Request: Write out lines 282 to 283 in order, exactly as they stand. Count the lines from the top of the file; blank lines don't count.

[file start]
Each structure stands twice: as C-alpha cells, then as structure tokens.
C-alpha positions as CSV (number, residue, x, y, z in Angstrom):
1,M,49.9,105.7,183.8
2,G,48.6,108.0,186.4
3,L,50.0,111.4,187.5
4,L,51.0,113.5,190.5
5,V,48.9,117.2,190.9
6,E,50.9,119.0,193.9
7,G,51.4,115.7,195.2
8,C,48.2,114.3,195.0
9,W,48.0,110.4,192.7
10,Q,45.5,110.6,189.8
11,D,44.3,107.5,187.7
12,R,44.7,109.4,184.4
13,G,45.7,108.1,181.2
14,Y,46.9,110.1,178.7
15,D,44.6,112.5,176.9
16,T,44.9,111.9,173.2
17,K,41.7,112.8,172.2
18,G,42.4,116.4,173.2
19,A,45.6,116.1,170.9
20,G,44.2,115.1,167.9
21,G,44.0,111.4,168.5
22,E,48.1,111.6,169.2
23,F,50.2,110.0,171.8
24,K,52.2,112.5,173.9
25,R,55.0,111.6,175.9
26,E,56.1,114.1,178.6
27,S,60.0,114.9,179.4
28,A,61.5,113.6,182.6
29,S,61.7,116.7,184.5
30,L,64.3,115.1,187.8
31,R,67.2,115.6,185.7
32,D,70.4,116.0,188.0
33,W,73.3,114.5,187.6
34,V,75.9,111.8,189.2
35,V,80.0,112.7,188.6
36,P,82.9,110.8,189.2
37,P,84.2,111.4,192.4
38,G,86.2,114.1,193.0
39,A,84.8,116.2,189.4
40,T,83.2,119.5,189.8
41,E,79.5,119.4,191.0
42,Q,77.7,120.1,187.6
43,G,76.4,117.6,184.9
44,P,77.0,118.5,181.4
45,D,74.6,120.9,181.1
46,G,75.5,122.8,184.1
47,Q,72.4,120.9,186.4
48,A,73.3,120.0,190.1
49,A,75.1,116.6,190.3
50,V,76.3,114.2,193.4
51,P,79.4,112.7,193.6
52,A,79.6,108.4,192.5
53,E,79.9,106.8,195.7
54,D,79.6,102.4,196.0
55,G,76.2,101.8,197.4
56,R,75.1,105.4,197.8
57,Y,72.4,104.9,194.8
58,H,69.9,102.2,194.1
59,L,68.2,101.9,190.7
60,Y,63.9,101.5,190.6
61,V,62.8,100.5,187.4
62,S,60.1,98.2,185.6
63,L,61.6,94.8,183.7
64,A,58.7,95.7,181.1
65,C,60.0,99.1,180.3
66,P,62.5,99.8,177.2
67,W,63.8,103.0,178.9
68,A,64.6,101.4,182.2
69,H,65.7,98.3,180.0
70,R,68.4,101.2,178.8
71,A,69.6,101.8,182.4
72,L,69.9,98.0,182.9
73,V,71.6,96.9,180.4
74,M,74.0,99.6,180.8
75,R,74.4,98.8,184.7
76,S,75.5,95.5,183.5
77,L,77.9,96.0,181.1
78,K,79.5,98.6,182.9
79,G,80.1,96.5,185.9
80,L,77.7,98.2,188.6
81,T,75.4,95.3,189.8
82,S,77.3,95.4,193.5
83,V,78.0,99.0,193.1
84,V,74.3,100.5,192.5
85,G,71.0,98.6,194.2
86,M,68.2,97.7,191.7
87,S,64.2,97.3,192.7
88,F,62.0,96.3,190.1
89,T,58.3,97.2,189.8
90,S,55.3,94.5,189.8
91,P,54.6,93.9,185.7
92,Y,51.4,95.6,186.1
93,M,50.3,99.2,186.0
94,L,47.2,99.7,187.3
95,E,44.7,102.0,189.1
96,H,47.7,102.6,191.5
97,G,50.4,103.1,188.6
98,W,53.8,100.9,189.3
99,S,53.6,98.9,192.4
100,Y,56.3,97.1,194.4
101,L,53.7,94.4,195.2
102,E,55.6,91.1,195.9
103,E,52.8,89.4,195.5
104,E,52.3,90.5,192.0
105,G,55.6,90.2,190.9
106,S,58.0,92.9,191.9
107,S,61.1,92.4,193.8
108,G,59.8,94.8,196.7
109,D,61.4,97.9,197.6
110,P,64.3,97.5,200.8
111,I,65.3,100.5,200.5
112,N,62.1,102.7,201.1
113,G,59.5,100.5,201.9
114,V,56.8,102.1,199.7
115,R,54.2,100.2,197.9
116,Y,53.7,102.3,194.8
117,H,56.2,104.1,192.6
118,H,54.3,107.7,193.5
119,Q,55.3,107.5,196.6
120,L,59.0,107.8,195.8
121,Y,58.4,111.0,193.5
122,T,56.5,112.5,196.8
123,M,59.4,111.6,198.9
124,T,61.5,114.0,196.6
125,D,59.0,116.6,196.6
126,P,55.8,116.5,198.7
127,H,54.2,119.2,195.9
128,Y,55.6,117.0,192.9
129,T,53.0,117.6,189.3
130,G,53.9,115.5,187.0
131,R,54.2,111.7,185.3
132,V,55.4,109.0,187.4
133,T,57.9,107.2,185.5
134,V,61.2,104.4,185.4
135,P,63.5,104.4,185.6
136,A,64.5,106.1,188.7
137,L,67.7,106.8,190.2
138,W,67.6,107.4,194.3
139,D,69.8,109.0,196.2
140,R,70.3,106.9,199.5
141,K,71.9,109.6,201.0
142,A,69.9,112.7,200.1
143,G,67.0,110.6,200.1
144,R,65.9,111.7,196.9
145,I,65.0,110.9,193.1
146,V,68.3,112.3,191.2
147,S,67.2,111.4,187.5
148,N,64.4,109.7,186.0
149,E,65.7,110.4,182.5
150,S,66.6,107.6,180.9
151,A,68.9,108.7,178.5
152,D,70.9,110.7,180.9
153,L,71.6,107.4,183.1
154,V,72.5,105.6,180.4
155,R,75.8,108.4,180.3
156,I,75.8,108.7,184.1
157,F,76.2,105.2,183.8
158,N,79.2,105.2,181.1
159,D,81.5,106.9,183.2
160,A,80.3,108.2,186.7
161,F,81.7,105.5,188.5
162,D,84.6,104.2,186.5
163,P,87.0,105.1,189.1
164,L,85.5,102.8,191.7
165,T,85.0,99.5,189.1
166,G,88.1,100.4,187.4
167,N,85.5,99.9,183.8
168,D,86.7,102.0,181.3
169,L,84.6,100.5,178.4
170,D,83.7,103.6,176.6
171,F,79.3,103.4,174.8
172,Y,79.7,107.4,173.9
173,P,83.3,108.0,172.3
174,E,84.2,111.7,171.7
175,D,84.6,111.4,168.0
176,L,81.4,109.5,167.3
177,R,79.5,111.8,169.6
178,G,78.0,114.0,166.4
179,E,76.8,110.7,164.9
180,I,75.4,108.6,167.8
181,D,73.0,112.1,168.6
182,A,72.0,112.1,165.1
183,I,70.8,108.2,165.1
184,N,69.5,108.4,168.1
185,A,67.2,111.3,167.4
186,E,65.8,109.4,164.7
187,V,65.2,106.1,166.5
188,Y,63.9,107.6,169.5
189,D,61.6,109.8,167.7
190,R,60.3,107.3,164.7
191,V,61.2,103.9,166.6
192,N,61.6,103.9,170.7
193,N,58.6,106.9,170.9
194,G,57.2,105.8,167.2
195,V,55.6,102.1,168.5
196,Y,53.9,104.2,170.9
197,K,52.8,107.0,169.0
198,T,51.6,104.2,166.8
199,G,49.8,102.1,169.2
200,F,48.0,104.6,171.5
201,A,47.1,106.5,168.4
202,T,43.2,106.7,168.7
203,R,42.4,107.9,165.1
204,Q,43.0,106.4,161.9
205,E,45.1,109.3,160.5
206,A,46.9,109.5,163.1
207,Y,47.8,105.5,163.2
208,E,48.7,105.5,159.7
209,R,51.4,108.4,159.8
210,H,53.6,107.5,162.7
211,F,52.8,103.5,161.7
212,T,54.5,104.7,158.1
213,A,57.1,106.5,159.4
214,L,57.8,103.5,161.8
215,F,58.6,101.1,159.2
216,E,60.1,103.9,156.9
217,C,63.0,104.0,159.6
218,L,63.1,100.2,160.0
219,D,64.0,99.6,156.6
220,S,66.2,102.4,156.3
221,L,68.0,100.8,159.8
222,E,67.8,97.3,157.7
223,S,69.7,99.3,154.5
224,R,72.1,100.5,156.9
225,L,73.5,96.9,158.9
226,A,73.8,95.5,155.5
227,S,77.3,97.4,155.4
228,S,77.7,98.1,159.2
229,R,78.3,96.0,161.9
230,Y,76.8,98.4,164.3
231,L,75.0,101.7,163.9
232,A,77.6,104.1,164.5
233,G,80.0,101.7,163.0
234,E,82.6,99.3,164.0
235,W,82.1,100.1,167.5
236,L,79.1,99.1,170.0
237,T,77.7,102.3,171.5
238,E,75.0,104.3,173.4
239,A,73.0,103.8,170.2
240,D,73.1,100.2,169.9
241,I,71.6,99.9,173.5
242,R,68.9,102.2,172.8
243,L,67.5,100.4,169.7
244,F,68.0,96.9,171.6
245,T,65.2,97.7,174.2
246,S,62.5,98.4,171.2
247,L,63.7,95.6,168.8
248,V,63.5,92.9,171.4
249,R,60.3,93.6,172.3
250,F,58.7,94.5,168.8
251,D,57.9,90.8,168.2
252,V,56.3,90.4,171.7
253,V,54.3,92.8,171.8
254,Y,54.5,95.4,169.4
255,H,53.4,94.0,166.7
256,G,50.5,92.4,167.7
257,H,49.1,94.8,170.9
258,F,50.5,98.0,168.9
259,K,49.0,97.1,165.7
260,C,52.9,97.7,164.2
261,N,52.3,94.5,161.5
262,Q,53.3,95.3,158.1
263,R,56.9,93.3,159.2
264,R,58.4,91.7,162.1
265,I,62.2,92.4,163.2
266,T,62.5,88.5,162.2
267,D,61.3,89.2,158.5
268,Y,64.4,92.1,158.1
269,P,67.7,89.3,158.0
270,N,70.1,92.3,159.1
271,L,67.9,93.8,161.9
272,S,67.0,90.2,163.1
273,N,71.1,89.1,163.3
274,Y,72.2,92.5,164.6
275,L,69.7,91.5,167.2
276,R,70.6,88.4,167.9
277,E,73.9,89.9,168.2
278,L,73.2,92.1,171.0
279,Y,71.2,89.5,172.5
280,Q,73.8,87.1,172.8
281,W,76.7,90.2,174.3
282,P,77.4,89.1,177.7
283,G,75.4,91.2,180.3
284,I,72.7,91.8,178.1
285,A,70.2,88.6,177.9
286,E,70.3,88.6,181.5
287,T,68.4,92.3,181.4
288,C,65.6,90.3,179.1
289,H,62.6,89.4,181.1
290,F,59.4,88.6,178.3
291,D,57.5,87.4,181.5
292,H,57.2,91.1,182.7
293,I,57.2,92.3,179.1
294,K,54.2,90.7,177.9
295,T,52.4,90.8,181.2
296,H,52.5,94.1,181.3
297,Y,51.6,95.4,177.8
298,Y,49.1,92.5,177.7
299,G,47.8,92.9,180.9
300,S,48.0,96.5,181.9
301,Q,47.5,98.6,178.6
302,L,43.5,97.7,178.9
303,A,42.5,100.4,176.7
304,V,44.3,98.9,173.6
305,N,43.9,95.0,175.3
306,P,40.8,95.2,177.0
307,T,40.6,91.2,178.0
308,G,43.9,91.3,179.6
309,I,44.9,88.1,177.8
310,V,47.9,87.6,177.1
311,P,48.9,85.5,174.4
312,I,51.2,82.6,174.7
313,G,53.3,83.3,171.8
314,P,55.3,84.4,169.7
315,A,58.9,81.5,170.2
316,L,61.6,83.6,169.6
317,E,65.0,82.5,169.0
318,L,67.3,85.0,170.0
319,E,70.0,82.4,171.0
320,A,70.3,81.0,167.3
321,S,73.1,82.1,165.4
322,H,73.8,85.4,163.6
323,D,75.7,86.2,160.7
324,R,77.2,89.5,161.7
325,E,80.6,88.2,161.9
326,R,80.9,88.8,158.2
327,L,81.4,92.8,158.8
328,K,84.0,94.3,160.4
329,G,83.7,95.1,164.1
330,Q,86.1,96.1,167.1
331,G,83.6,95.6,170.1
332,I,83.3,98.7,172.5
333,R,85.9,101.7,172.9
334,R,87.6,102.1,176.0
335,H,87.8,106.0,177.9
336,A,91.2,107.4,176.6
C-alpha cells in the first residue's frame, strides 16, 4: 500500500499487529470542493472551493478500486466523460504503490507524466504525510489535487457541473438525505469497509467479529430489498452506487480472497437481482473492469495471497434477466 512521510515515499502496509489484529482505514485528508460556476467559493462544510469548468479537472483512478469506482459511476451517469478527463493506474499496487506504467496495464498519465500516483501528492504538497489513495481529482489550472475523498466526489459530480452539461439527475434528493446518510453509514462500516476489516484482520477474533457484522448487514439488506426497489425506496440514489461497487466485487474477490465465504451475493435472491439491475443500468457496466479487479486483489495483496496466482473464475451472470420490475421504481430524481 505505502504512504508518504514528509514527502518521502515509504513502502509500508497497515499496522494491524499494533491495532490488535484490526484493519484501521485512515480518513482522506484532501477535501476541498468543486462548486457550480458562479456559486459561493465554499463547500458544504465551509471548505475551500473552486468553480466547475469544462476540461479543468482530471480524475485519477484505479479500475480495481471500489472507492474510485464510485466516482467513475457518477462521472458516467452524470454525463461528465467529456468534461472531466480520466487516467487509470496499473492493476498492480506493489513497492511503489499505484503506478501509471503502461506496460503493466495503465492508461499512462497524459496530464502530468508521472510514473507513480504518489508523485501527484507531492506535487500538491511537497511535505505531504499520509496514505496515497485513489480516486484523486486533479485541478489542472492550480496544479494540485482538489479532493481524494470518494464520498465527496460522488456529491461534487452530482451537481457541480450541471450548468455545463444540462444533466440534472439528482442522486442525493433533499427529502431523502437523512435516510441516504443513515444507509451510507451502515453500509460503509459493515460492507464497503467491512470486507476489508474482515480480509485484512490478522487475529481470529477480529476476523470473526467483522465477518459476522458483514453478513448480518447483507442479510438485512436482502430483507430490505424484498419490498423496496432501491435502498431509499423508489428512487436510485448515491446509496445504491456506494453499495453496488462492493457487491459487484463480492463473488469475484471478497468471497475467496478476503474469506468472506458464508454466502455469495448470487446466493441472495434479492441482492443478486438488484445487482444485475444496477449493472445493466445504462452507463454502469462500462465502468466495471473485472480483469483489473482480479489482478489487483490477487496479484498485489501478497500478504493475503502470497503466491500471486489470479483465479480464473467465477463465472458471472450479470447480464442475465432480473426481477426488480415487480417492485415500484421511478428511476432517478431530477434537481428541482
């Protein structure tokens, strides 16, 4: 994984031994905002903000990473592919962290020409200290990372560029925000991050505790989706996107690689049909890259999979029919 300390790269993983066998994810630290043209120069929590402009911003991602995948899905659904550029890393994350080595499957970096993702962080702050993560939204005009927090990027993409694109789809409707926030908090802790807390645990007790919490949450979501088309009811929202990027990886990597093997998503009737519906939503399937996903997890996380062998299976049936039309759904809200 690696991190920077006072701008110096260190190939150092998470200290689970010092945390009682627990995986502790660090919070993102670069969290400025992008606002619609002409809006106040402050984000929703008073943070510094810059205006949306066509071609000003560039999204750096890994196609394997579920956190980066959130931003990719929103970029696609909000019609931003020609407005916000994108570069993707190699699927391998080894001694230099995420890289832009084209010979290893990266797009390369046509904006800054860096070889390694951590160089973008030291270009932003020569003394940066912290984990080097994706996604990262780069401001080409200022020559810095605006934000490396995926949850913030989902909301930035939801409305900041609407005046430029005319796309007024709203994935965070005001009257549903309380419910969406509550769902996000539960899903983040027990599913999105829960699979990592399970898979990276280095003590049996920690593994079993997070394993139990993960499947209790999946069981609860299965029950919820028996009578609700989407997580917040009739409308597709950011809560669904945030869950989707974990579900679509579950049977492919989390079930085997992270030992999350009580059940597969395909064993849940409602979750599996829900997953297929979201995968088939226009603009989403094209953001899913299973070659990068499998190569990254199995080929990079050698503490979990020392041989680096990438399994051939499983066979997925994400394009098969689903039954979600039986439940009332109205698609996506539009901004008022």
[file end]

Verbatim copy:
280,Q,73.8,87.1,172.8
281,W,76.7,90.2,174.3